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Evaluating primary and secondary production in an Arctic Ocean void of summer sea ice: An experimental simulation approach


The gross primary (GPP) and secondary production in the Arctic Basin, Eurasian shelves and the Barents Sea were investigated through the physically–biologically coupled, 3D SINMOD model with 20 km grid size. The model was applied in an experimental setting where a control run had atmospheric forcing from the European Centre for Medium-Range Weather Forecasts (ECMWF) reanalysis data. In order to test the effect of how retreating ice cover in the forthcoming century may affect the productivity through physical processes in the Arctic Ocean we added a latitude dependent air temperature starting at 1 °C at 40°N increasing to +2,+4,+6 and +8 °C at 90°N to the temperature forcing taken from ECMWF data. The model indicates that gross primary production (GPP) increases along the temperature gradient both in the Arctic Basin and along the Eurasian shelves from approximately 10 to 40 and 30 to 60 g C m−2 y−1, respectively. In contrast, GPP in the Barents Sea was more or less constant (ca. 100 g C m−2 y−1). For secondary production (key mesozooplankton species Calanus finmarchicus and Calanus glacialis) the results of the experimental runs are more complex. With an air temperature increase towards +8 °C secondary production of C. glacialis in the Barents Sea dropped from about 3.9 to 0.3 g C m−2 y−1, while that of the Arctic Basin and Eurasian shelf increased from approximately −0.1 to 1.5 and 1.4 to 2.4 g C m−2 y−1, respectively. Secondary production changes are unevenly distributed spatially during future warming with the most significant increases occurring along the Eurasian shelves and the Chukchi Sea. Reductions are predicted for the Kara Sea and northern Baffin Bay. During warming and among the key mesozooplankton species the distribution of C. finmarchicus is constrained to the Barents Sea and eastern Fram Strait while C. glacialis almost disappears from the northern Barents Sea, the western Fram Strait and northern Baffin Bay. In contrast, this typical Arctic species expands to the Arctic Basin and on and off the Eurasian shelf, in particular the Chukchi and East Siberian Seas.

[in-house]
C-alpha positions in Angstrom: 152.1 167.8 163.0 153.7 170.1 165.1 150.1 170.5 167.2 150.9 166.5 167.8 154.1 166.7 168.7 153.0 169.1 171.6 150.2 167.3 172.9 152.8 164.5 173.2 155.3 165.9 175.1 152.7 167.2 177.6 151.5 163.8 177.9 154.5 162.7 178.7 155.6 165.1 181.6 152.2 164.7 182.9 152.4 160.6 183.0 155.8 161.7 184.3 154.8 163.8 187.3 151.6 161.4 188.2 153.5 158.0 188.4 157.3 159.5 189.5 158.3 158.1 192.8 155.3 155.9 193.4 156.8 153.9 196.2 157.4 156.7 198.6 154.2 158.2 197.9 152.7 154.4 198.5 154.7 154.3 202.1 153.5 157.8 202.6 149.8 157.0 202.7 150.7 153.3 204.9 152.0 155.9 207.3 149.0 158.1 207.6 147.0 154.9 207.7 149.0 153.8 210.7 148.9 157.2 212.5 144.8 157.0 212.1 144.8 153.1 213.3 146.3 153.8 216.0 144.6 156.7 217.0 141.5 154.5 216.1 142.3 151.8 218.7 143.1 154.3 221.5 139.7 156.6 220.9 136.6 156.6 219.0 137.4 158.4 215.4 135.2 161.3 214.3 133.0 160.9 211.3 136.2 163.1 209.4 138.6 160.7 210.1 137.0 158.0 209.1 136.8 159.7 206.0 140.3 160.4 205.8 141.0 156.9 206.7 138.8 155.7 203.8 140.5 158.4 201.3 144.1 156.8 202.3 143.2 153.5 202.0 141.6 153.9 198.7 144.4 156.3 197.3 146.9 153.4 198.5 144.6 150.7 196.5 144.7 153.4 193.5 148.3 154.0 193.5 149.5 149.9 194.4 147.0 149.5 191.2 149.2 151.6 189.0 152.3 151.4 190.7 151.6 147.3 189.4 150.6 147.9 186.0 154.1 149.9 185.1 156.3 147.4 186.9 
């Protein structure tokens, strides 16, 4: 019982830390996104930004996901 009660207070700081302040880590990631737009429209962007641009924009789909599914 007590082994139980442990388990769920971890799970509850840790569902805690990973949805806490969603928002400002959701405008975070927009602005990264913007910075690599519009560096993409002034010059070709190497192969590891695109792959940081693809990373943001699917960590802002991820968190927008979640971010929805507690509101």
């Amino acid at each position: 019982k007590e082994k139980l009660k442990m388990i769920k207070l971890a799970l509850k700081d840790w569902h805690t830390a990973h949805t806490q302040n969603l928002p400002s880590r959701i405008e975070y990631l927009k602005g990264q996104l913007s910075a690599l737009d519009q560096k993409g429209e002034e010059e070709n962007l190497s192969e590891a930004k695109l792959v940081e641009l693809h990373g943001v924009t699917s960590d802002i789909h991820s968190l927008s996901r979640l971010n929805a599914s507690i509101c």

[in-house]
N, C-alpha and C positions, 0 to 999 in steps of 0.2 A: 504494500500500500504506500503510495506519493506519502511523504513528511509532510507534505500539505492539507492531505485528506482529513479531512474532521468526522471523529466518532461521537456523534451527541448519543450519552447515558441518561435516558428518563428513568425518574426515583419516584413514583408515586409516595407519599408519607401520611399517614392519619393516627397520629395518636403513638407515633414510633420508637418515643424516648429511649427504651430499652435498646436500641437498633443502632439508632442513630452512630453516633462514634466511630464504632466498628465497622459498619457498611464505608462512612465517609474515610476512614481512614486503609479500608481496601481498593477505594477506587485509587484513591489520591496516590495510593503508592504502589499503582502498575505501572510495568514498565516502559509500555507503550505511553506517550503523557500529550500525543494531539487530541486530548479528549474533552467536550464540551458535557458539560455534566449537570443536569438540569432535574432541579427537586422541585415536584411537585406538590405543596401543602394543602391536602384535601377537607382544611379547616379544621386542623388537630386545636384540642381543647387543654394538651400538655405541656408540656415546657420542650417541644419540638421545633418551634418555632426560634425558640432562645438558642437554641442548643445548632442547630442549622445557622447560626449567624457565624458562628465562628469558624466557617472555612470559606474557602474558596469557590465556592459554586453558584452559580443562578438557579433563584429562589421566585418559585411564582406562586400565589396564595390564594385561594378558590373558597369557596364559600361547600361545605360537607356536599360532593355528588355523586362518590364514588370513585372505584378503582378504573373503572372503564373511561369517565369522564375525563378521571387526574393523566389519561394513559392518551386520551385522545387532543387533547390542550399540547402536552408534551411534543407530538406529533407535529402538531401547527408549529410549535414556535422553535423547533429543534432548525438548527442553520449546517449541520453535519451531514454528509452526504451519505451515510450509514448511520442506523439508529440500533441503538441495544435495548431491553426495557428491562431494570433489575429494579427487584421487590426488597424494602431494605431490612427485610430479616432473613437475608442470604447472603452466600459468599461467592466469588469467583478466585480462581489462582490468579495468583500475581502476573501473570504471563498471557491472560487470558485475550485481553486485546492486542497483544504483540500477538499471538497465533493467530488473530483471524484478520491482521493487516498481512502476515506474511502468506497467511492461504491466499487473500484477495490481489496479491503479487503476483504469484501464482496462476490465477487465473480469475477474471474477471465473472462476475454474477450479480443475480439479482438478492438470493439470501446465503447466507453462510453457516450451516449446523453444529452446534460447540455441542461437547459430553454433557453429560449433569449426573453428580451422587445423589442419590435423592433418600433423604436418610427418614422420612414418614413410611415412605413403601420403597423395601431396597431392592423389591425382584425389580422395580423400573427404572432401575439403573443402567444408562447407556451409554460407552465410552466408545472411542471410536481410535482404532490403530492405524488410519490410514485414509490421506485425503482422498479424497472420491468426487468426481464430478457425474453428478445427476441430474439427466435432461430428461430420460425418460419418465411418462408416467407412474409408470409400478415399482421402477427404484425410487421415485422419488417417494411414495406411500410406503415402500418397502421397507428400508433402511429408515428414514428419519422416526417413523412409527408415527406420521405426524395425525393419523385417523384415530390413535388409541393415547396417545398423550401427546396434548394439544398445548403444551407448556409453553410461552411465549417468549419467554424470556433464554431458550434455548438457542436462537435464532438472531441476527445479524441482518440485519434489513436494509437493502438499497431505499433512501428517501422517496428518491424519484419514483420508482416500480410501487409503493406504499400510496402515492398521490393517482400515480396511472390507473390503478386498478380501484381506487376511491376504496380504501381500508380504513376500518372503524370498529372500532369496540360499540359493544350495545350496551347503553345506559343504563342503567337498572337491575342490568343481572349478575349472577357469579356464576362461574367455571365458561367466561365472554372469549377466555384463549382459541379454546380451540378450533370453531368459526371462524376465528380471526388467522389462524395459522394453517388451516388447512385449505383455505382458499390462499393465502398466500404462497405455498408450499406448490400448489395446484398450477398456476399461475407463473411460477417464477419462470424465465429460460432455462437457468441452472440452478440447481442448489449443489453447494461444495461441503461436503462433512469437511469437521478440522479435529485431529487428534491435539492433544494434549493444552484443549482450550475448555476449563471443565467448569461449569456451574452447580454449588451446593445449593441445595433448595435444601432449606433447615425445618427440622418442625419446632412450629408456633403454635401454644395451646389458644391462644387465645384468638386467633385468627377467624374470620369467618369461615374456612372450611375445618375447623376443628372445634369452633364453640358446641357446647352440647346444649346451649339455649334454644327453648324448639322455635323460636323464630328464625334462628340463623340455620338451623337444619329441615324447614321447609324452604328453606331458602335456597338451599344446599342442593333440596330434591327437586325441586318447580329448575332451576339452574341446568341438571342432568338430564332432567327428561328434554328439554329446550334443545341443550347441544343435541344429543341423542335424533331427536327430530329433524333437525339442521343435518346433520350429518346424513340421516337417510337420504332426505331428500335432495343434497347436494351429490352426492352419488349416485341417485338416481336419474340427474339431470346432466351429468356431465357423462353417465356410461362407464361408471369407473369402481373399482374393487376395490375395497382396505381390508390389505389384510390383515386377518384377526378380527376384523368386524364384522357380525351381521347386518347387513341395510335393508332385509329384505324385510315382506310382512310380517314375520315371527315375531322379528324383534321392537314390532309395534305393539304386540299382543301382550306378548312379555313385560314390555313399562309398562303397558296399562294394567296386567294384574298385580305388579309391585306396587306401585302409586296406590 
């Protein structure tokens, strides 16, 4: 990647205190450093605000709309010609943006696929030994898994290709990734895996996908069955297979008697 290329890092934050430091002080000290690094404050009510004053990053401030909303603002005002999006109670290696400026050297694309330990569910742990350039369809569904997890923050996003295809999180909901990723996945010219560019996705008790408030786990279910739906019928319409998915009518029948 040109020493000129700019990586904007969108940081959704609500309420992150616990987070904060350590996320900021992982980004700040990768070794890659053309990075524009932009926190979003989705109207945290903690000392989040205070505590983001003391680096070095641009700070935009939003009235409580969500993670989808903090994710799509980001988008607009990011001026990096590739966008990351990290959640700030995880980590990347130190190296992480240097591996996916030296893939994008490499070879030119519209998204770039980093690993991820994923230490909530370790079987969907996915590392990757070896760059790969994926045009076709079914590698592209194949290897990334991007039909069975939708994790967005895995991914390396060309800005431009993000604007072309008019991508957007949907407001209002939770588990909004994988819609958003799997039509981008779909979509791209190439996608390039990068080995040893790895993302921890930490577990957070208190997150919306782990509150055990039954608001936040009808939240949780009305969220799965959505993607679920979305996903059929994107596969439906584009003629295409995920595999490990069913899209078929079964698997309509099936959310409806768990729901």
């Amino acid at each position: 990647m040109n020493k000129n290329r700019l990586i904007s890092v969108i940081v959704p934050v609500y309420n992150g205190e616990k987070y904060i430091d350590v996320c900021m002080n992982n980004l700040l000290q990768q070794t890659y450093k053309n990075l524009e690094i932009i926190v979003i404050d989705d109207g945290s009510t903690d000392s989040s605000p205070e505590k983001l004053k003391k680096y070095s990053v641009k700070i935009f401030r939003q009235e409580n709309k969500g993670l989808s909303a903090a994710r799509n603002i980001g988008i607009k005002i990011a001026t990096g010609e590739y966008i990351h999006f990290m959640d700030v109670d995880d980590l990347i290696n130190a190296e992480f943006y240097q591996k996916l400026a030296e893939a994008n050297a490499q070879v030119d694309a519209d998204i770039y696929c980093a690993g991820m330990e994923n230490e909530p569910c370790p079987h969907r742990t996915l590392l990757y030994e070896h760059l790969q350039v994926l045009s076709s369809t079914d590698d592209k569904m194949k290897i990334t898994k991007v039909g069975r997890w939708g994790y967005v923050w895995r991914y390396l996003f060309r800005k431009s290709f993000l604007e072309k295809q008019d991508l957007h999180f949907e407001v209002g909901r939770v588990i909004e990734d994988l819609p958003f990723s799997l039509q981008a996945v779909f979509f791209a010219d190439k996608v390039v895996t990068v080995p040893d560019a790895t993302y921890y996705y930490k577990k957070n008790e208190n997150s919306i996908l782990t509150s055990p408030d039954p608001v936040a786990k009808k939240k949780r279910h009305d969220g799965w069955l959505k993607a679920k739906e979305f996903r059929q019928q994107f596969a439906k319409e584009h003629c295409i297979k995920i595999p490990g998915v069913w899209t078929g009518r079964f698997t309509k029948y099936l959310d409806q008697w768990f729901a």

Academic literature review


  • Research Council of Norway (RCN) / 195160





  • SINTEF Ocean / Fisheries and New Biomarine Industry
  • Universitetet i Tromsø - Norges arktiske universitet



Published in

Progress in Oceanography








117 - 131

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